Chapter 2 : A Federal Case

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Three members of the RAC (Adelberg, Hogness and Thomas) were actively conducting recombinant DNA experiments. The majority were not, but every member was an expert in the technologies immediately concerned with recombinant DNA experimentation. A fear that cryptic viral genes might be unwittingly attached to bacterial genomes and spread potential carcinogens led to scaling of risks of using genes from humans and other warm-blooded creatures as among the most dangerous. The shotgun experiments in which uncharacterized eukaryotic DNA would be randomly attached to the sticky ends of restriction enzyme-treated prokaryotic genes also provided great anxiety. In addition to formulating guidelines, they were to advise the NIH director on (i) the conditions which the NIH should impose on its grantees and contractors working with recombinant DNA molecules, (ii) the level of effort the NIH should make to provide high containment facilities, and (iii) steps NIH should take to stimulate research to reduce the biohazards. The Williams report also recommended a national-level central advisory service named the Genetic Manipulation Advisory Group (GMAG).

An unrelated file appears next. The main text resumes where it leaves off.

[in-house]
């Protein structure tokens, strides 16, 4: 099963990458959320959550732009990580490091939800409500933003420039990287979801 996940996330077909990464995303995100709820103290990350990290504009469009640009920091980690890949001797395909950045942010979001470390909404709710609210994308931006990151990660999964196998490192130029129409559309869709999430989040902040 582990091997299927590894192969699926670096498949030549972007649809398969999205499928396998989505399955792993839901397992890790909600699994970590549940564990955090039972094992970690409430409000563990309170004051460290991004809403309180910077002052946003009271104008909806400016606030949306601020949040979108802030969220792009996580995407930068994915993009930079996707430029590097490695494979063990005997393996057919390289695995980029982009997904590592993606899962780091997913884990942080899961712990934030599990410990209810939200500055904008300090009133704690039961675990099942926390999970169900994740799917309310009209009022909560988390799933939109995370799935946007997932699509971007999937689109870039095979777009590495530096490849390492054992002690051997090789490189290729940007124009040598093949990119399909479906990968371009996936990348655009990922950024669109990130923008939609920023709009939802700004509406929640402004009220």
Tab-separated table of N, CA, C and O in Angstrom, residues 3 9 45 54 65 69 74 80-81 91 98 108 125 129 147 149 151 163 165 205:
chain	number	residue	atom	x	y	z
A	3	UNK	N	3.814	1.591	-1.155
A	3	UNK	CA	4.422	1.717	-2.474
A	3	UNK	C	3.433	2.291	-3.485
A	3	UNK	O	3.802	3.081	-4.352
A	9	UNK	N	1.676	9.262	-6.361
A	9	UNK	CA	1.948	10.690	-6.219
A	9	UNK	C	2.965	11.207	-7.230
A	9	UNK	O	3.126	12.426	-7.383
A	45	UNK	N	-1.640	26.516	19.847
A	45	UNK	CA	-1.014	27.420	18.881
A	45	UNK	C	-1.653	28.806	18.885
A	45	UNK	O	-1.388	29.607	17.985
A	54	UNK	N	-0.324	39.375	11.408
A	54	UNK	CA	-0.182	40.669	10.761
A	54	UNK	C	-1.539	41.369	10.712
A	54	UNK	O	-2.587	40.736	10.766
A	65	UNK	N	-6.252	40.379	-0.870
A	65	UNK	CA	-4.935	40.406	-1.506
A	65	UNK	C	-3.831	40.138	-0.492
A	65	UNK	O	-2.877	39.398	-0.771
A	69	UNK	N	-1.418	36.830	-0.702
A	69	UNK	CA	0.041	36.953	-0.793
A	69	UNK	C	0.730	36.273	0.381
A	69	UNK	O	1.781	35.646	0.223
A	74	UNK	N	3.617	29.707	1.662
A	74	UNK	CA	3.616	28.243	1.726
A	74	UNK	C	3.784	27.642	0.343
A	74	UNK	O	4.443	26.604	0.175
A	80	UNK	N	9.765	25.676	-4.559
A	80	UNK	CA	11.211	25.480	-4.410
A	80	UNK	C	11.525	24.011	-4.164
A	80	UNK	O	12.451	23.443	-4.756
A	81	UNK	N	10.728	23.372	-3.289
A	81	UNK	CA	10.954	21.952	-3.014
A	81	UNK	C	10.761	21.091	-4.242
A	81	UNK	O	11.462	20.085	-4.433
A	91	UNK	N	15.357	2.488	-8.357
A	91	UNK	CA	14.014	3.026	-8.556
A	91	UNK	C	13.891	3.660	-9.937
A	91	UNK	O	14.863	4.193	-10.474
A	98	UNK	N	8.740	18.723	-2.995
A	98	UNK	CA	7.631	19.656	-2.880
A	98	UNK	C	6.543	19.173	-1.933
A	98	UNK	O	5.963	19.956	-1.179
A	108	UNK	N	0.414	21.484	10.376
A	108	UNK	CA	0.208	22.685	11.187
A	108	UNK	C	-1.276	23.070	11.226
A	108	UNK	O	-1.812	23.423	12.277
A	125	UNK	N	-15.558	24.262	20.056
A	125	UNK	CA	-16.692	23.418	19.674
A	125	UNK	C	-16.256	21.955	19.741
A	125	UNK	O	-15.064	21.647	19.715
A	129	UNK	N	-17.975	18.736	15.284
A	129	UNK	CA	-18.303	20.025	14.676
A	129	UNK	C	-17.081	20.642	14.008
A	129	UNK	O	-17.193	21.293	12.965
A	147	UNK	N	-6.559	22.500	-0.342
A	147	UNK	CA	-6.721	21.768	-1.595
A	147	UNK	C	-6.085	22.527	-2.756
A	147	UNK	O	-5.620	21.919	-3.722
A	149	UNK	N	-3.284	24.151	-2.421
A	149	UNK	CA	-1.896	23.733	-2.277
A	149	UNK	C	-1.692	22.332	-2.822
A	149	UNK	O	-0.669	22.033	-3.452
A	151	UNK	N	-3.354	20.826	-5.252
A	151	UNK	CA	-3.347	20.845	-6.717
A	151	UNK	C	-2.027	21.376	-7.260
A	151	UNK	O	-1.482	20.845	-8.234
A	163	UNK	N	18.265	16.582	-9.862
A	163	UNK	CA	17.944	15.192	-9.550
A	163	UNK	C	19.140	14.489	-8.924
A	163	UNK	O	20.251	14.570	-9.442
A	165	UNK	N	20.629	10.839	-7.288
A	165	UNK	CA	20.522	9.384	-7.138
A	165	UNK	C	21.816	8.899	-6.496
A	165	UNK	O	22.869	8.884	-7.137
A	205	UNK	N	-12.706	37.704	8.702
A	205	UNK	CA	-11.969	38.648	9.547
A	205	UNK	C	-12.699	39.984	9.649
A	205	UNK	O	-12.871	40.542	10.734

Citation: Fredrickson D. 2001. A Federal Case, p 28-43. In The Recombinant DNA Controversy. ASM Press, Washington, DC. doi: 10.1128/9781555818029.ch2
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